Are you adjuncting by any chance? Does your current position include a "tenure track" at all?
If you don't *need* to "do research" that leads to "publication" for "tenure" then you are maneuvering on a very different battlefield from those who do . . . generally, the research/publication needs are very different between tenure/non tenure and between 4 yr Research I University/4 yr college/community college dimensions.
If you are pursuing the idea of research/publication just for personal reasons (unrelated to job requirements or considerations) then of course you can ignore what anyone else thinks.
Sorry about adding to the confusion . . .
What I meant was that while pursuing interesting ways to present topics to my students, I frequently run across new issues that I end up wasting 12 hours delving into at the expense of what I'm supposed to be preparing to present. I've got five or six massive folders stuffed full of research on current problems that I have yet to see addressed in the literature, or that I think I have a thought nobody else has yet pursued. I know what academic research IS and I did it to get my degree; I just don't know how to go about PUBLISHING it.
(In fact, I've got a few papers from school that are probably novel enough to submit for publication, I just don't know how one does that or how one prepare one's paper for it!)
Legal research for the journals is actually quite similar to academic research in the liberal arts, but the style of writing for the journals is very different, and the submission process is somewhat different, so I'm not sure how well it translates. I also have no idea how academic journals decide what to publish while I'm quite clear on the criteria for legal journals. (I'm not clear from your comments if you're familiar with law journals or not; I'm not talking about "industry publications" but peer-reviewed journals; but they're handled a little differently in law.)
I don't think I *NEED* to publish. (The position would be tenure track; there are tenured professors w/o any publishing credits, others with quite a few, and I am not sure on what the official "requirement" is.) But I WANT to publish, and I have all these interesting thoughts that I thunk (and researched and compiled massive files on) that I'd like to put out there. :)
I suppose it might help to add that while I don't particularly enjoy the practice of law, I do have that as an option, and so I'm quite comfortable pursuing a job I find interesting and rewarding (teaching at this CC) and research I find PERSONALLY interesting, rather than worrying about slugging it out for the "best" job with the most prestige or whatever. It's not an "all or nothing" proposition for me, because if it doesn't work out, while I'd be pretty upset, and not thrilled to go back into law full time, I also won't be starving on the street.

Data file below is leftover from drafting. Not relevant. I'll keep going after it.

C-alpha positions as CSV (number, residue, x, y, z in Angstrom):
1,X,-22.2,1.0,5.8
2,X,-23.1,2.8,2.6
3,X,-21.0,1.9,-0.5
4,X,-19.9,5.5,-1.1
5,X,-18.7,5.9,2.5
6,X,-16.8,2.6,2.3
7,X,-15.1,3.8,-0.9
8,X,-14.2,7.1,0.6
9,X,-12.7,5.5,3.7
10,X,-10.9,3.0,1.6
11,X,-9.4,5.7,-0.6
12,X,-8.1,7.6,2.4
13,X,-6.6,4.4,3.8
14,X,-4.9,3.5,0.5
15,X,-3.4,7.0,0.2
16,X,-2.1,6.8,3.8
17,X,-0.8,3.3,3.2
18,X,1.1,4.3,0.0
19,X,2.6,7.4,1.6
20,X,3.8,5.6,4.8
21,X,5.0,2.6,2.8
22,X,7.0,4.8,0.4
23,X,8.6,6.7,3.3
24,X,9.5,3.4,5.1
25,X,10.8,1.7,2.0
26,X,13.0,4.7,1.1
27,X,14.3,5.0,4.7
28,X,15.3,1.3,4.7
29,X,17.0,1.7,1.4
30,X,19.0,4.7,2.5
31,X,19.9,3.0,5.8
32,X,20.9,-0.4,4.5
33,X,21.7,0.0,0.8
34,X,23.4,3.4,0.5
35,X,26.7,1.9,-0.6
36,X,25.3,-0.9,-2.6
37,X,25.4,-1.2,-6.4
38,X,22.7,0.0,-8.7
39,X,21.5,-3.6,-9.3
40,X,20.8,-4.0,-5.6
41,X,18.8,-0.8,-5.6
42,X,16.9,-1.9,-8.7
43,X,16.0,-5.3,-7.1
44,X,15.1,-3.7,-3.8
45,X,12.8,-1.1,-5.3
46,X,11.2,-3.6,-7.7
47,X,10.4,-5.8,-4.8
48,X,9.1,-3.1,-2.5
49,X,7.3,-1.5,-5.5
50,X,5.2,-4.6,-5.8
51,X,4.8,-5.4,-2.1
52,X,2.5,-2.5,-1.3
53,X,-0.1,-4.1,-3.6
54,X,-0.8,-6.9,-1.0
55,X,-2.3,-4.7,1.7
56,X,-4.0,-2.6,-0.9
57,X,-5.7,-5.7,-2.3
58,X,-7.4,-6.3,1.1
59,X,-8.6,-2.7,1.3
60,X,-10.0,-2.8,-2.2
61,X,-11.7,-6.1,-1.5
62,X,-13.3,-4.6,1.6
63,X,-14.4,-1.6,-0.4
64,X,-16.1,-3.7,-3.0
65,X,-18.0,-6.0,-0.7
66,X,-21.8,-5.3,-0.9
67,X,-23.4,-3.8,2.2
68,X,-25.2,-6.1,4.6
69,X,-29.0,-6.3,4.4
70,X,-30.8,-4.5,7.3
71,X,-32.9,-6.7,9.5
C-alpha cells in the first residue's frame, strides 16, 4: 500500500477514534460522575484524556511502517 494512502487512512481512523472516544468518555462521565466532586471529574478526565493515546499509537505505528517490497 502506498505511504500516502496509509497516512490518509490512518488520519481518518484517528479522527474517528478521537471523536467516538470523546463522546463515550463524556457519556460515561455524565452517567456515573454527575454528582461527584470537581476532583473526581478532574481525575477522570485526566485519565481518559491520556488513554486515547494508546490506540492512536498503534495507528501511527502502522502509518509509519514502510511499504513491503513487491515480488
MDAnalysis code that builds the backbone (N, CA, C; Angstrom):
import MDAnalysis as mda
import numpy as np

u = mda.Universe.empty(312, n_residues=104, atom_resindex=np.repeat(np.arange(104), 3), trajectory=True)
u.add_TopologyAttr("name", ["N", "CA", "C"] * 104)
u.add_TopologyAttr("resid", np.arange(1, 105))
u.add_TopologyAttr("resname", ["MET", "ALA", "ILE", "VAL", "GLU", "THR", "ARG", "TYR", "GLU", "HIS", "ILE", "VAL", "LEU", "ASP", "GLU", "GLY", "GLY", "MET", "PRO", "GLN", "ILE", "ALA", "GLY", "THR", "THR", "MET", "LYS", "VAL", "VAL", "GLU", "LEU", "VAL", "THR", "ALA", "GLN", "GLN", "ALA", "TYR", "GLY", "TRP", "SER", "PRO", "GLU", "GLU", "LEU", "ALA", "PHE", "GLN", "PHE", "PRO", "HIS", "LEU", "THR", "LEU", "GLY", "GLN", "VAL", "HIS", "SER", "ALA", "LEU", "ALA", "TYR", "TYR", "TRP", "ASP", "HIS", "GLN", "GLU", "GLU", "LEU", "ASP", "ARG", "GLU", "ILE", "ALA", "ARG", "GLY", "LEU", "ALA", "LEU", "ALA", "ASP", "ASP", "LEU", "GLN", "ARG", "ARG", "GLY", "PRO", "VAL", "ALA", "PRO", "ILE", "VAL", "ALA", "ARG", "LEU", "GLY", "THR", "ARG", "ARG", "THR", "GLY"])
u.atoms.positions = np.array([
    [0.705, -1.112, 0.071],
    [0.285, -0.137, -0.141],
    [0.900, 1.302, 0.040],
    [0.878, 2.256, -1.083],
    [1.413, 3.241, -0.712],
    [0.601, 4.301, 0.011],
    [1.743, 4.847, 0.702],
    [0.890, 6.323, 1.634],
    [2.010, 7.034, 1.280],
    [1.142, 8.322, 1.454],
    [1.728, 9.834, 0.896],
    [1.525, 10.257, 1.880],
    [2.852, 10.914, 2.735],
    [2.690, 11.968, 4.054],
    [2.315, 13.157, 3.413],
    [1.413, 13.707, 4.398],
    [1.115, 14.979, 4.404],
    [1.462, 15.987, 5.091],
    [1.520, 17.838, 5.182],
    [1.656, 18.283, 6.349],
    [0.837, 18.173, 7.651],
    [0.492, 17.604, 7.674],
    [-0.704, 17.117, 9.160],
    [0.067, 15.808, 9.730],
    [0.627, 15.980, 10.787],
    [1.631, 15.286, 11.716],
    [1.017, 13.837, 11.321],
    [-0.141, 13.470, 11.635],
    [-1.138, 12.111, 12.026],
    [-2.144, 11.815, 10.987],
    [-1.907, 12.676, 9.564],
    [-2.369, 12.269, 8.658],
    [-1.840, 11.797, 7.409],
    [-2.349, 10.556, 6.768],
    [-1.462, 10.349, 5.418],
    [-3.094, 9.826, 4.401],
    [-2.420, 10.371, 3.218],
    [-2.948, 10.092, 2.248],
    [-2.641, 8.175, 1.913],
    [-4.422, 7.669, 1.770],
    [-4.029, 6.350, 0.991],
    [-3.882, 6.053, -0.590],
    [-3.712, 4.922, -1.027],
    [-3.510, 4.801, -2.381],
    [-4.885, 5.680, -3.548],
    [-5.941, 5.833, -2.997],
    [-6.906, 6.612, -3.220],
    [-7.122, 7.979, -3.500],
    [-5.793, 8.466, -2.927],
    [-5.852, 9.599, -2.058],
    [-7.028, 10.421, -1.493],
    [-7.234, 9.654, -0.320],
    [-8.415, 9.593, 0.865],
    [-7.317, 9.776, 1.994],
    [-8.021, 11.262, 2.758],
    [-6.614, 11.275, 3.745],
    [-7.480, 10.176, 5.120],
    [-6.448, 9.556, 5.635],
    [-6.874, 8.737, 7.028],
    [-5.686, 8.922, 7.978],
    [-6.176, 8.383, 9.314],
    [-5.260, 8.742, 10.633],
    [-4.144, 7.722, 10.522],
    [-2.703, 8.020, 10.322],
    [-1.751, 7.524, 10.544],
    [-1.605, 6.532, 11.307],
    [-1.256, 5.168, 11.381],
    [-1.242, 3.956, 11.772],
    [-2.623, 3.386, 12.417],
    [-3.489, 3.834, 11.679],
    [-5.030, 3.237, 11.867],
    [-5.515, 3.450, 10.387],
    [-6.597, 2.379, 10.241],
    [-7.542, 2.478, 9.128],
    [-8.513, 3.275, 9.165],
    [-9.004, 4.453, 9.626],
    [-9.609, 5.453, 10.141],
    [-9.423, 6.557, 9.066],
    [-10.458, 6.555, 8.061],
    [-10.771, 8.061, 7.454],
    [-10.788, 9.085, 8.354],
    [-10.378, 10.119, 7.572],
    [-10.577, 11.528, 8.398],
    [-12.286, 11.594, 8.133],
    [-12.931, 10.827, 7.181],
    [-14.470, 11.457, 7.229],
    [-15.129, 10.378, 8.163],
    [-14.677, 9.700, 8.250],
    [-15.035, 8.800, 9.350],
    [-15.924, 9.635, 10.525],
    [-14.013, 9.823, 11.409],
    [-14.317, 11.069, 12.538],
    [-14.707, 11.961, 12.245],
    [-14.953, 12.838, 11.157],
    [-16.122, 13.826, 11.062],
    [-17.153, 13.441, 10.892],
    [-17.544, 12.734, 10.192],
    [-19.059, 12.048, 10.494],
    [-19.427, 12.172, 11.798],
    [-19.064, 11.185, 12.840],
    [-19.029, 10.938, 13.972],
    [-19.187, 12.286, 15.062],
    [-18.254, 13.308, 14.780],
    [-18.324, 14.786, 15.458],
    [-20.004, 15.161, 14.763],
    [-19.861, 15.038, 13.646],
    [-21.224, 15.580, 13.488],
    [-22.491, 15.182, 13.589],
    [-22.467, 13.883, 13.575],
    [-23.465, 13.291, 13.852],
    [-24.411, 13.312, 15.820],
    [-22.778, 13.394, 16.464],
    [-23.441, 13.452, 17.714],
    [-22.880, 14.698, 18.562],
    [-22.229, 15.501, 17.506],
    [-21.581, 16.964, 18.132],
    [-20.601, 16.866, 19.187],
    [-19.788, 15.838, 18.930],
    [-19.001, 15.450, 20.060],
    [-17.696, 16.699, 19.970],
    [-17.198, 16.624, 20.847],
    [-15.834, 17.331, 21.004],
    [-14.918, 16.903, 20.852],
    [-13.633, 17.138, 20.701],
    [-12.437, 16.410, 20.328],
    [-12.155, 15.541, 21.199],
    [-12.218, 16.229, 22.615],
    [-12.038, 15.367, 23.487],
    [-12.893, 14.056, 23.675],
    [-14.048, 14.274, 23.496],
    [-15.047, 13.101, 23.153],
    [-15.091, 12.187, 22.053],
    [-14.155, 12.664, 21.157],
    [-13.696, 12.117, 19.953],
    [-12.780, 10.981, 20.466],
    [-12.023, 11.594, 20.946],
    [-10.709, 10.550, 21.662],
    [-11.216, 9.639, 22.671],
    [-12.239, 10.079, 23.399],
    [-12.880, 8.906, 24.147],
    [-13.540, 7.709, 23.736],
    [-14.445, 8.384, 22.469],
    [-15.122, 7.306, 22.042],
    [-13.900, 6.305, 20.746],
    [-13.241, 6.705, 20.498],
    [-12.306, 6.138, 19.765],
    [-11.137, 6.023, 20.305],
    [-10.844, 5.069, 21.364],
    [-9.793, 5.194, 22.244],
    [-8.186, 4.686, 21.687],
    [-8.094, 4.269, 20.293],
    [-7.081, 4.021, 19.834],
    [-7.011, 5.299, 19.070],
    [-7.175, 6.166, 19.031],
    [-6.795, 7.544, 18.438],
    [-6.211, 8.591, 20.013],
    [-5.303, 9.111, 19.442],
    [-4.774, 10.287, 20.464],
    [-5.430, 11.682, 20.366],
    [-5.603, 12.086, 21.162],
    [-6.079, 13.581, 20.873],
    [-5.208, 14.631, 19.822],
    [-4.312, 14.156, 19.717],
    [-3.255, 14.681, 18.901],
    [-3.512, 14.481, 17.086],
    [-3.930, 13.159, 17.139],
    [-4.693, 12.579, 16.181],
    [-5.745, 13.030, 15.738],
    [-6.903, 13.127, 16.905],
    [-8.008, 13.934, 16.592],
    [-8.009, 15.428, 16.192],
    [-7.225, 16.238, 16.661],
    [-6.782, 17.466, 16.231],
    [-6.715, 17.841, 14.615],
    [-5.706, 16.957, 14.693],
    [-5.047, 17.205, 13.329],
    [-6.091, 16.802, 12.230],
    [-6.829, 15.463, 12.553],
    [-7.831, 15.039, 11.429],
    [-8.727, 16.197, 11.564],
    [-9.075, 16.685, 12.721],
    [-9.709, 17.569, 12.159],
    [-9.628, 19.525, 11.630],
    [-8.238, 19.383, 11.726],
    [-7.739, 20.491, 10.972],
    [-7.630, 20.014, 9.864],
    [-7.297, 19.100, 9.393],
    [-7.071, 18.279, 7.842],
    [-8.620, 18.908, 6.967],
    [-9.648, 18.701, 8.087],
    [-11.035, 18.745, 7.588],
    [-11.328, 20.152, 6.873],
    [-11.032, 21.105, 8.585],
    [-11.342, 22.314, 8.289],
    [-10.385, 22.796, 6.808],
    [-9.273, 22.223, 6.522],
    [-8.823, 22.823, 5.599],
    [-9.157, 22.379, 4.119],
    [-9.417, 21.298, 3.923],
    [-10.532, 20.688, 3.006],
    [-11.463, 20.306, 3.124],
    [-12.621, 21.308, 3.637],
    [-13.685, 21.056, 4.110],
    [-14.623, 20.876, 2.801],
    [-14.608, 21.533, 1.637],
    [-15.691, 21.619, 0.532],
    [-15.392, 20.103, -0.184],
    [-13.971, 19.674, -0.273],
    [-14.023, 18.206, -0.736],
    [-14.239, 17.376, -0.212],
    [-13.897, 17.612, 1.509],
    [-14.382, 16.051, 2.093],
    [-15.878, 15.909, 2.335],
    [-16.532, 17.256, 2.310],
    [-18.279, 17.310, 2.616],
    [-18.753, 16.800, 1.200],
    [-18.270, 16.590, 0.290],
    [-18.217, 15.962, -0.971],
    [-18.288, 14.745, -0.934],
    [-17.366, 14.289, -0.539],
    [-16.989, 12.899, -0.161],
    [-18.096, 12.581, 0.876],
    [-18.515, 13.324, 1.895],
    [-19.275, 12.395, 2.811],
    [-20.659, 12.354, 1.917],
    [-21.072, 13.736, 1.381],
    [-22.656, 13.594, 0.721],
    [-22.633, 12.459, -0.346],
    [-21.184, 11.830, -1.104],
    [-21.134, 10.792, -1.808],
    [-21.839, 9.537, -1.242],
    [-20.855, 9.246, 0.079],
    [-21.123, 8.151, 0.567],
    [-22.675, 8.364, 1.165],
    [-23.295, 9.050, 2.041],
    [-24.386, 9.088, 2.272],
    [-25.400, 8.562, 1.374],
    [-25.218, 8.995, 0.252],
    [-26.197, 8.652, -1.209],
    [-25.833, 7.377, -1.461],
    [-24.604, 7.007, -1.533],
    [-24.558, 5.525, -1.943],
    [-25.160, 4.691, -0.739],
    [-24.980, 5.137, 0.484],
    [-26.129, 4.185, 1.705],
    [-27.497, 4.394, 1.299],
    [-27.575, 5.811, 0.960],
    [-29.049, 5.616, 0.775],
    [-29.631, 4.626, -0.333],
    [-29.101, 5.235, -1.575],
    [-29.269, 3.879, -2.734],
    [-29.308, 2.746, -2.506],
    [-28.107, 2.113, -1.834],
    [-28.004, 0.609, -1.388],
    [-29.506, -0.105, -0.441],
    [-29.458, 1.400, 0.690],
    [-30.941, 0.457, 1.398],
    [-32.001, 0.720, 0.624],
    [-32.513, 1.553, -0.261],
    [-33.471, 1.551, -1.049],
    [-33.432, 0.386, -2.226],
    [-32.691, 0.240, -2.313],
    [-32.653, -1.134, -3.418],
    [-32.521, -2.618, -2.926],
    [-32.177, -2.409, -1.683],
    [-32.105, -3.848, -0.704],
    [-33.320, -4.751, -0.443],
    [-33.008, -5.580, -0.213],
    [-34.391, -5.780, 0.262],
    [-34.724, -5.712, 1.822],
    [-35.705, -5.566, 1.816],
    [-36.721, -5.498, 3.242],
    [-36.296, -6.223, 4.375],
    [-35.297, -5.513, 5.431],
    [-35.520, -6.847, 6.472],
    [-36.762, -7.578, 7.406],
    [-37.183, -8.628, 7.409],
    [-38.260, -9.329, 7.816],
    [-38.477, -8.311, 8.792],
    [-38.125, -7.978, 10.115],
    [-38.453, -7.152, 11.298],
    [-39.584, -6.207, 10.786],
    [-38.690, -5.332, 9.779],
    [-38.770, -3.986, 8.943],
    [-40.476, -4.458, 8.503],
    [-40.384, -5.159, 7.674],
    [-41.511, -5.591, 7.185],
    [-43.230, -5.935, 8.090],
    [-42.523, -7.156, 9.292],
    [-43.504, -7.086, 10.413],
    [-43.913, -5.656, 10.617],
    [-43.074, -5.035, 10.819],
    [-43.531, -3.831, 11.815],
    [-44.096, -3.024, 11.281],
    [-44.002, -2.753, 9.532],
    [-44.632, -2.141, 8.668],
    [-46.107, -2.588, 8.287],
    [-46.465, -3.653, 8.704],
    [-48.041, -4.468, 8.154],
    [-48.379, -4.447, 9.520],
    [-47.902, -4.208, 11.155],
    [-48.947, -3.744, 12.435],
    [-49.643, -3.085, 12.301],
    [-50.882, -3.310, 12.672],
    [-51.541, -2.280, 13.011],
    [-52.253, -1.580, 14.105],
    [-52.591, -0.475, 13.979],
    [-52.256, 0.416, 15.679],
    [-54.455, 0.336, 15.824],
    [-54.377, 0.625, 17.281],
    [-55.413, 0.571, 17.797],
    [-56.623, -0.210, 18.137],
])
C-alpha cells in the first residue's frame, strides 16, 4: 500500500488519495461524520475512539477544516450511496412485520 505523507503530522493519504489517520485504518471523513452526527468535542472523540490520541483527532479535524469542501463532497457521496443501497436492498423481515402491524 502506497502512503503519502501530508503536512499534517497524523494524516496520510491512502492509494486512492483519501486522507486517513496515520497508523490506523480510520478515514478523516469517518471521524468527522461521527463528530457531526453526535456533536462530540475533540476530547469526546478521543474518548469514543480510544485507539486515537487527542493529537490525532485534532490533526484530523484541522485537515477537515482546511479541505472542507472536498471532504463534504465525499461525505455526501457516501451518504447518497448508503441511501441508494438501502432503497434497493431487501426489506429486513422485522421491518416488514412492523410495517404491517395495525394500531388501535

I mean, really, I just want to do what I'm doing as well as I possibly can, because I really enjoy doing it. :) (And I'd really like it if they wanted to pay me full time and give me benefits.)
Does it help at all to know I did my undergrad at a top-25 R1, my law at a top-10 program, and my academic graduate work at a top-5 in the discipline? I know how research works, I assisted professors as an RA as a student (have a few credits for that). But I just didn't pay a lot of attention to publishing because I knew I'd be going to work as a lawyer; I didn't know I wouldn't LIKE it very much and would discover I liked teaching so much better!
It's not the research or the writing that confounds me; it's the process of preparing something for publication and navigating the gatekeepers to be successful in the quest. That I don't know how it works and it makes me nervous!
(And as to why I'm in the sticks with my CV, which everyone ALWAYS asks me, I got married, I followed my spouse's job, and I LIKE it here. It's safe, quiet, walkable, friendly, and has clean air.)
You might have more luck forming a pedagogy reading group or discussion group at the CC than a research one, you know.
As to publishing, I would say to go through the journals you read most in your grad program and find their websites for submission information and the editor's contact info. Then you can fire off a query letter ("Would you be interested in my article on new developments in X, Y and Z?") and see how they respond. Or you could just polish something up to match their submission guidelines and send it in, if you're worried that you might lose nerve.
As for you, Sisyphus is rolling your stone the right way. If you already see how law and academic journals differ, you are attuned to what to look for. Your paper has to be in the style the journal expects, and make its referees (and, in some cases, editor) think they want to read it in print.
Which journal(s) carry articles like your favorite? Has your idea, or something related to it, been addressed in the past 5 years? Can you make the case that your idea is a novel one? Are your citations up to date?
Read the submission procedures. All the requirements and review procedures are normally spelled out in quite a lot of detail. Do they offer double-blind review as a norm (quite helpful if your by-line is not the norm for that journal)?
If you collaborated on any of that work, so it would be submitted with your location and that of an R1 coauthor, that might be a place to start building a reputation so your future work will be taken seriously.
Also, the advice to move into education research in your field is an excellent suggestion. If you are teaching many classes, you have a built-in supply of data to gather, including student surveys (going through human subjects review process at your institution, of course - usually pretty easy at comm. colleges as long as you are doing research that preserves the anonymity of your subjects and doesn't involve minors).